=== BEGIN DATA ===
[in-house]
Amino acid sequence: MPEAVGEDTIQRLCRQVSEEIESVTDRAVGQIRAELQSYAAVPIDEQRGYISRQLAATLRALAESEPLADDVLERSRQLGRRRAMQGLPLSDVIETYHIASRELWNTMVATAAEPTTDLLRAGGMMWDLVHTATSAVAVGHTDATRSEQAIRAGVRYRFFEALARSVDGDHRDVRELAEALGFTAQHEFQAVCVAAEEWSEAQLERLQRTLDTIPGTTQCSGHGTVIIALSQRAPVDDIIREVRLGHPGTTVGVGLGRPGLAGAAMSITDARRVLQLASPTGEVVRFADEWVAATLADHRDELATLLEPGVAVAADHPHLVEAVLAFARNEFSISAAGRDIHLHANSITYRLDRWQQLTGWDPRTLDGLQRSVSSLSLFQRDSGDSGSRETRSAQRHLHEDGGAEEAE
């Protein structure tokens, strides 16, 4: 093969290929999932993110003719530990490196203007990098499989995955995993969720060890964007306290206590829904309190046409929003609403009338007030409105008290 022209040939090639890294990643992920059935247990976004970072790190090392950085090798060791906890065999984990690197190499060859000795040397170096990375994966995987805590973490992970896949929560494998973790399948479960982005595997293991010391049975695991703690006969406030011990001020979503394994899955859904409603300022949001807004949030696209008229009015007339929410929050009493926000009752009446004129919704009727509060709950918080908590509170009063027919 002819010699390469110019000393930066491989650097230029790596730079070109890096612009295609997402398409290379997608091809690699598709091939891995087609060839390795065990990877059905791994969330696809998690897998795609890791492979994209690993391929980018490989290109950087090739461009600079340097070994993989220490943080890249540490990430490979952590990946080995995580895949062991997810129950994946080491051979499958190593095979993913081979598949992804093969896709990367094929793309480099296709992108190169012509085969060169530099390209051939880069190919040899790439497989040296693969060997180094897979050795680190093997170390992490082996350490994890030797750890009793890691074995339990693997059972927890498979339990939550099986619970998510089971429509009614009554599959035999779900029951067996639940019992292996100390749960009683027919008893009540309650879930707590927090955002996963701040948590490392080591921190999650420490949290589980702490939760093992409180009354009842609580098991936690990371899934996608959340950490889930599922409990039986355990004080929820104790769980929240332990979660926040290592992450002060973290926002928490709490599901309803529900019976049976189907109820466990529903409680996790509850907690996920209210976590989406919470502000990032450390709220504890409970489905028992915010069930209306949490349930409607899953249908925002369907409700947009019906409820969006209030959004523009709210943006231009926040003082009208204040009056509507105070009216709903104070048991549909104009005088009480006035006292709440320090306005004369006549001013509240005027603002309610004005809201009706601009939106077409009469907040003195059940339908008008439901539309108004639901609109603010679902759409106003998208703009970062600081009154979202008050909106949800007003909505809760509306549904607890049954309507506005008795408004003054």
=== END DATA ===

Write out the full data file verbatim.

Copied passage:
[in-house]
Amino acid sequence: MPEAVGEDTIQRLCRQVSEEIESVTDRAVGQIRAELQSYAAVPIDEQRGYISRQLAATLRALAESEPLADDVLERSRQLGRRRAMQGLPLSDVIETYHIASRELWNTMVATAAEPTTDLLRAGGMMWDLVHTATSAVAVGHTDATRSEQAIRAGVRYRFFEALARSVDGDHRDVRELAEALGFTAQHEFQAVCVAAEEWSEAQLERLQRTLDTIPGTTQCSGHGTVIIALSQRAPVDDIIREVRLGHPGTTVGVGLGRPGLAGAAMSITDARRVLQLASPTGEVVRFADEWVAATLADHRDELATLLEPGVAVAADHPHLVEAVLAFARNEFSISAAGRDIHLHANSITYRLDRWQQLTGWDPRTLDGLQRSVSSLSLFQRDSGDSGSRETRSAQRHLHEDGGAEEAE
């Protein structure tokens, strides 16, 4: 093969290929999932993110003719530990490196203007990098499989995955995993969720060890964007306290206590829904309190046409929003609403009338007030409105008290 022209040939090639890294990643992920059935247990976004970072790190090392950085090798060791906890065999984990690197190499060859000795040397170096990375994966995987805590973490992970896949929560494998973790399948479960982005595997293991010391049975695991703690006969406030011990001020979503394994899955859904409603300022949001807004949030696209008229009015007339929410929050009493926000009752009446004129919704009727509060709950918080908590509170009063027919 002819010699390469110019000393930066491989650097230029790596730079070109890096612009295609997402398409290379997608091809690699598709091939891995087609060839390795065990990877059905791994969330696809998690897998795609890791492979994209690993391929980018490989290109950087090739461009600079340097070994993989220490943080890249540490990430490979952590990946080995995580895949062991997810129950994946080491051979499958190593095979993913081979598949992804093969896709990367094929793309480099296709992108190169012509085969060169530099390209051939880069190919040899790439497989040296693969060997180094897979050795680190093997170390992490082996350490994890030797750890009793890691074995339990693997059972927890498979339990939550099986619970998510089971429509009614009554599959035999779900029951067996639940019992292996100390749960009683027919008893009540309650879930707590927090955002996963701040948590490392080591921190999650420490949290589980702490939760093992409180009354009842609580098991936690990371899934996608959340950490889930599922409990039986355990004080929820104790769980929240332990979660926040290592992450002060973290926002928490709490599901309803529900019976049976189907109820466990529903409680996790509850907690996920209210976590989406919470502000990032450390709220504890409970489905028992915010069930209306949490349930409607899953249908925002369907409700947009019906409820969006209030959004523009709210943006231009926040003082009208204040009056509507105070009216709903104070048991549909104009005088009480006035006292709440320090306005004369006549001013509240005027603002309610004005809201009706601009939106077409009469907040003195059940339908008008439901539309108004639901609109603010679902759409106003998208703009970062600081009154979202008050909106949800007003909505809760509306549904607890049954309507506005008795408004003054």